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Digital Archive International History Declassified

July 17, 1948


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    Terebin (Andrei Orlov) gives Kuznetsov (Stalin) his, Terebin's, interpretation of Mao's reaction to Stalin's cable asking that Mao's visit be delayed several months.
    "Cable, Terebin to Stalin [via Kuznetsov]," July 17, 1948, History and Public Policy Program Digital Archive, APRF: F. 39, Op. 1, D. 31, Ll. 39-40. Reprinted in Andrei Ledovskii, Raisa Mirovitskaia and Vladimir Miasnikov, Sovetsko-Kitaiskie Otnosheniia, Vol. 5, Book 1, 1946-February 1950 (Moscow: Pamiatniki Istoricheskoi Mysli, 2005), pp. 448-449. Translated for CWIHP by Sergey Radchenko.
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To Comrade F. Kuznetsov

Reporting to you on my personal impressions and observations when conveying Stalin's telegram to Mao Zedong.

Having heard Ren Bishi's translation of Stalin's telegram to Mao Zedong, Mao Zedong asked: “is such attention really attributed to grain harvest work in the USSR that the leading persons of the party CC go out to do it?” I replied in the affirmative. Ren Bishi—as well. Mao Zedong asked again: “and what percent does the USSR gain from the agriculture, why, is it bigger than from industry, or smaller.”

My reply: “Exactly what percent I do not know now, but in any case it is fairly big.” And added that great significance is attributed to grain harvest work in the USSR.”

Then Mao Zedong and Ren Bishi were saying that soon, probably, the main master [glavnyi khoziain] will go for rest. The conversation was in their language but I understood. After that Mao Zedong dictated a reply telegram to Stalin.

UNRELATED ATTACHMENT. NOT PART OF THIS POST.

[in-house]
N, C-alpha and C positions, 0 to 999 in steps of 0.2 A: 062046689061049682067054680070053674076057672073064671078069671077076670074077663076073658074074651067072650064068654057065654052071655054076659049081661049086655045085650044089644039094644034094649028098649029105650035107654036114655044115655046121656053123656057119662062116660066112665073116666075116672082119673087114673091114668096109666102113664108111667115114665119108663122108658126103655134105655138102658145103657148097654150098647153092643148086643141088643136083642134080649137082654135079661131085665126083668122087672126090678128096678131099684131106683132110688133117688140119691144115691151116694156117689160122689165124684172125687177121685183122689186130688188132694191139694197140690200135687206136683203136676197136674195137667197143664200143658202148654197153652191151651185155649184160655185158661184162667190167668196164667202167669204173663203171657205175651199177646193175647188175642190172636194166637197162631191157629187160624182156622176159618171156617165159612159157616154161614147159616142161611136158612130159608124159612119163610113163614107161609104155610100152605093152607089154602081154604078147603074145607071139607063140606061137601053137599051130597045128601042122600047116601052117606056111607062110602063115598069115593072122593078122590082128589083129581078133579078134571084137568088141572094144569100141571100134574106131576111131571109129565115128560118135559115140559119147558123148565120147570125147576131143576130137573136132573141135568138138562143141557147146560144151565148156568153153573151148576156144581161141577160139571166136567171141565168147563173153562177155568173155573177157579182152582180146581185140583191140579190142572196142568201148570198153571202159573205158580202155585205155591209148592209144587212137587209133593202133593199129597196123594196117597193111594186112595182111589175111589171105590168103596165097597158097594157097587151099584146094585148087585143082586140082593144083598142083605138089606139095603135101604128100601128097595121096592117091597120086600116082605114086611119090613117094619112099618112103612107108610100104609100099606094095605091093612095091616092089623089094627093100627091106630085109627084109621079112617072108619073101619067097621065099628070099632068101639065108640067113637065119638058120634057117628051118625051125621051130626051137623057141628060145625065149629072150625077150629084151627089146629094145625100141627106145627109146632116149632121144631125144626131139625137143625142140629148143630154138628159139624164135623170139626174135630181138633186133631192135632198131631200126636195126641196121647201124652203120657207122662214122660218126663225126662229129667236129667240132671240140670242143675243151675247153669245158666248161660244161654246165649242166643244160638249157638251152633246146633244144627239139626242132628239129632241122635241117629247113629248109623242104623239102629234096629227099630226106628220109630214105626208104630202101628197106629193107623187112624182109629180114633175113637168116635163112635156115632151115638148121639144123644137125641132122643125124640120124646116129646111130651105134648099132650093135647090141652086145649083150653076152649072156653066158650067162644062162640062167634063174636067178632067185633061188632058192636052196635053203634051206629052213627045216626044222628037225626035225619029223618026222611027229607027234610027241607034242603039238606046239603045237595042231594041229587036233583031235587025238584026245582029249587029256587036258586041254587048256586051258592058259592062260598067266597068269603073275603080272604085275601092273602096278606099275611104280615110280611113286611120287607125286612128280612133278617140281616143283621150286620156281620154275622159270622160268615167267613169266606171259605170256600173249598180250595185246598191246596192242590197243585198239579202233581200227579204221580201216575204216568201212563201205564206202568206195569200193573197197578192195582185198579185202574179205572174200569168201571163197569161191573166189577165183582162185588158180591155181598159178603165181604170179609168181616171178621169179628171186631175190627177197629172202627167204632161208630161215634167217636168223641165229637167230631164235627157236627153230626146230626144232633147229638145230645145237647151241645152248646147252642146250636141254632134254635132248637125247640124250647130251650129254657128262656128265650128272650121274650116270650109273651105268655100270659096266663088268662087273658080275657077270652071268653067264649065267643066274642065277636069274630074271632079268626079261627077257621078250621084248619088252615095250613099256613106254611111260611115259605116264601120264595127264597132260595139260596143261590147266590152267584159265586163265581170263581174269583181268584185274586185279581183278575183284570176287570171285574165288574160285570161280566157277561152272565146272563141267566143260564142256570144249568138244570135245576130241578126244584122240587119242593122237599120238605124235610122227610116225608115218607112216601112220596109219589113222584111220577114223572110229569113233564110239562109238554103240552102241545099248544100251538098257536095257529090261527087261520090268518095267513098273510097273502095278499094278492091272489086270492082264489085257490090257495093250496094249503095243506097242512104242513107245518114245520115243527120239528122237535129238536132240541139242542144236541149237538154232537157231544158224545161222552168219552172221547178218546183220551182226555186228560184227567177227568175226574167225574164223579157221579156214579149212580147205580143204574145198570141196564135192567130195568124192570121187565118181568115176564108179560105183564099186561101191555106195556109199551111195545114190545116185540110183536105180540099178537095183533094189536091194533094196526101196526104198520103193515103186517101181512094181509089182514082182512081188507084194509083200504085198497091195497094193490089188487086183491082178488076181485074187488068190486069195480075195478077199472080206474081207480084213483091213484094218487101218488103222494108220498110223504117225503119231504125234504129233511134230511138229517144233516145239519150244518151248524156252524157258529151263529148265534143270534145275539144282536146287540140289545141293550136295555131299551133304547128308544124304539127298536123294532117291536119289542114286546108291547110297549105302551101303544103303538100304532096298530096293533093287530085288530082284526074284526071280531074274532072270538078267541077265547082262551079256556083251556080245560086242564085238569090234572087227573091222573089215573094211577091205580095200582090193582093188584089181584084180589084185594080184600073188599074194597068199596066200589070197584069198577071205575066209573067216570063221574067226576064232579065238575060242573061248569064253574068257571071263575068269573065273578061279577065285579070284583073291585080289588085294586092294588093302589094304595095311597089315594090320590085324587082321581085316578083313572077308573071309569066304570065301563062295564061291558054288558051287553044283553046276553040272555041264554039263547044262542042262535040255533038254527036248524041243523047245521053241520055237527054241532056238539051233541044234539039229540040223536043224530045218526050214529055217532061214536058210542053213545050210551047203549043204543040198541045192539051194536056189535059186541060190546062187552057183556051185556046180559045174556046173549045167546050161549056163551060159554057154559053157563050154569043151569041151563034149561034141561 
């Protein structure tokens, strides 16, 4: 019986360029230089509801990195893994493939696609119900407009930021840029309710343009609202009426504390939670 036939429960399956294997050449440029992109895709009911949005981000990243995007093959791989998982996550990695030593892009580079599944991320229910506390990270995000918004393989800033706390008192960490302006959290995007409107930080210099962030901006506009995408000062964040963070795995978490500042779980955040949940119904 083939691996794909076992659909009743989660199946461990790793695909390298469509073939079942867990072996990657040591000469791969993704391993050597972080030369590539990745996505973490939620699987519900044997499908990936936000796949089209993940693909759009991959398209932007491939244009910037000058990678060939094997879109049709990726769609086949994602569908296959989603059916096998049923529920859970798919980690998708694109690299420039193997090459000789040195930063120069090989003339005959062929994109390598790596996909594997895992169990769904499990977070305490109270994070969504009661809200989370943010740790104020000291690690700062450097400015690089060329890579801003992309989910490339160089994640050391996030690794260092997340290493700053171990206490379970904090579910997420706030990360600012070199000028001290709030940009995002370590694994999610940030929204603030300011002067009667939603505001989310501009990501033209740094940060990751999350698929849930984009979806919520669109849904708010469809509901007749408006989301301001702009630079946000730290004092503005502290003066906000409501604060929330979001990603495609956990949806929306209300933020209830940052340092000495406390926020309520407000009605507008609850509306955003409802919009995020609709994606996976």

As far as I know Mao Zedong, [which has been] for more than 6 years, his smile and words “hao, hao—good, good,” at the time when he was listening to the translation, do not at all suggest that he was happy with the telegram. This could be seen quite clearly.

My personal conviction is that Mao Zedong believed that in the worst case he will be denied having planes or a ship sent to him. But even this was improbable for him, especially since the plane was offered from Moscow.

He was sure that he was going to go right now. Probably the trip became necessary for him. He waited for a reply with great eagerness.

On 13 July after he dictated his letter, in purely Chinese spirit, I asked when to send [it], perhaps to wait one more day, Mao Zedong replied that he had asked to send it on 13 July.

He was ready for departure.

As I learned in the last few days, they have been currently preparing a series of materials for Moscow, that is: maps of GMD positions at the fronts, data on the composition of the GMD forces, I think of their own as well, data on GMD intelligence, on its structure, some data on the CCP and other [materials]. Mao Zedong's suitcases were being packed, and even leather shoes were bought (like everybody here, he is wearing fabric slippers), and a thick wool coat was tailored. Not only the issue of the trip as such, but its timing, too, had already been decided by him. The only remaining issue was by which way to go.”1 So now he is outwardly calm, polite and attentive, courteous in a purely Chinese manner. But it is hard to see his true soul. One can judge from Ren Bishi's entire appearance that he did not expect the postponement of the visit.

Melnikov told me that on 15 July Mao Zedong put the same question to him about the grain harvest work.


1. Translation of this sentence, with minor amendments, was taken from Westad, Decisive Encounters, p. 232.